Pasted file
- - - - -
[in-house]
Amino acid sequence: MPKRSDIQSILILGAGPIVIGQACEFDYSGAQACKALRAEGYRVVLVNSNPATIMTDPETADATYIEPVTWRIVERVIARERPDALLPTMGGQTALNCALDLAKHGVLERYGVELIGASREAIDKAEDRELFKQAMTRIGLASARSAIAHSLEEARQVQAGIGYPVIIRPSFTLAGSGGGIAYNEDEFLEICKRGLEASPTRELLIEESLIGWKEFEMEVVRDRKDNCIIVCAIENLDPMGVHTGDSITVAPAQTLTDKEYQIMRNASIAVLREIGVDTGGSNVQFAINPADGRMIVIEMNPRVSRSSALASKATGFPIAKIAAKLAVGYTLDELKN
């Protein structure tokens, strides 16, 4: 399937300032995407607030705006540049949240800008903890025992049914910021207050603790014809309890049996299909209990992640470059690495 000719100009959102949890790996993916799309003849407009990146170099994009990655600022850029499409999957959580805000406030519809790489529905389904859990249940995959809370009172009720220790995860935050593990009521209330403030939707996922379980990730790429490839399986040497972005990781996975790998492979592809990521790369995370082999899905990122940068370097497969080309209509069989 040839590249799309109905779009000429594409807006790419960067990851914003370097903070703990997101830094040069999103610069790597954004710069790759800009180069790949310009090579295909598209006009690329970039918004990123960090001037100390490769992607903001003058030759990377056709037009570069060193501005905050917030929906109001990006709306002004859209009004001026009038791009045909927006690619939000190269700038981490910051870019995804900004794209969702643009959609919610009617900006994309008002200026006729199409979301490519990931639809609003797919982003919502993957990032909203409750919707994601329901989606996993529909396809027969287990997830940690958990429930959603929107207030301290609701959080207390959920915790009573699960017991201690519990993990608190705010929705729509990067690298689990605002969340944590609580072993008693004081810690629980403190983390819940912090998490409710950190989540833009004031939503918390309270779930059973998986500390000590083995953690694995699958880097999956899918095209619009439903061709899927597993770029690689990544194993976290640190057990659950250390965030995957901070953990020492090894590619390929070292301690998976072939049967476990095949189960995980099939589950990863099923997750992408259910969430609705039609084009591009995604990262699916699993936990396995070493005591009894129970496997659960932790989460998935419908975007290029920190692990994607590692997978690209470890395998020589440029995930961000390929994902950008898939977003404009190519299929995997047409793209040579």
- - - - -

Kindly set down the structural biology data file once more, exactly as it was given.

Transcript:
[in-house]
Amino acid sequence: MPKRSDIQSILILGAGPIVIGQACEFDYSGAQACKALRAEGYRVVLVNSNPATIMTDPETADATYIEPVTWRIVERVIARERPDALLPTMGGQTALNCALDLAKHGVLERYGVELIGASREAIDKAEDRELFKQAMTRIGLASARSAIAHSLEEARQVQAGIGYPVIIRPSFTLAGSGGGIAYNEDEFLEICKRGLEASPTRELLIEESLIGWKEFEMEVVRDRKDNCIIVCAIENLDPMGVHTGDSITVAPAQTLTDKEYQIMRNASIAVLREIGVDTGGSNVQFAINPADGRMIVIEMNPRVSRSSALASKATGFPIAKIAAKLAVGYTLDELKN
């Protein structure tokens, strides 16, 4: 399937300032995407607030705006540049949240800008903890025992049914910021207050603790014809309890049996299909209990992640470059690495 000719100009959102949890790996993916799309003849407009990146170099994009990655600022850029499409999957959580805000406030519809790489529905389904859990249940995959809370009172009720220790995860935050593990009521209330403030939707996922379980990730790429490839399986040497972005990781996975790998492979592809990521790369995370082999899905990122940068370097497969080309209509069989 040839590249799309109905779009000429594409807006790419960067990851914003370097903070703990997101830094040069999103610069790597954004710069790759800009180069790949310009090579295909598209006009690329970039918004990123960090001037100390490769992607903001003058030759990377056709037009570069060193501005905050917030929906109001990006709306002004859209009004001026009038791009045909927006690619939000190269700038981490910051870019995804900004794209969702643009959609919610009617900006994309008002200026006729199409979301490519990931639809609003797919982003919502993957990032909203409750919707994601329901989606996993529909396809027969287990997830940690958990429930959603929107207030301290609701959080207390959920915790009573699960017991201690519990993990608190705010929705729509990067690298689990605002969340944590609580072993008693004081810690629980403190983390819940912090998490409710950190989540833009004031939503918390309270779930059973998986500390000590083995953690694995699958880097999956899918095209619009439903061709899927597993770029690689990544194993976290640190057990659950250390965030995957901070953990020492090894590619390929070292301690998976072939049967476990095949189960995980099939589950990863099923997750992408259910969430609705039609084009591009995604990262699916699993936990396995070493005591009894129970496997659960932790989460998935419908975007290029920190692990994607590692997978690209470890395998020589440029995930961000390929994902950008898939977003404009190519299929995997047409793209040579």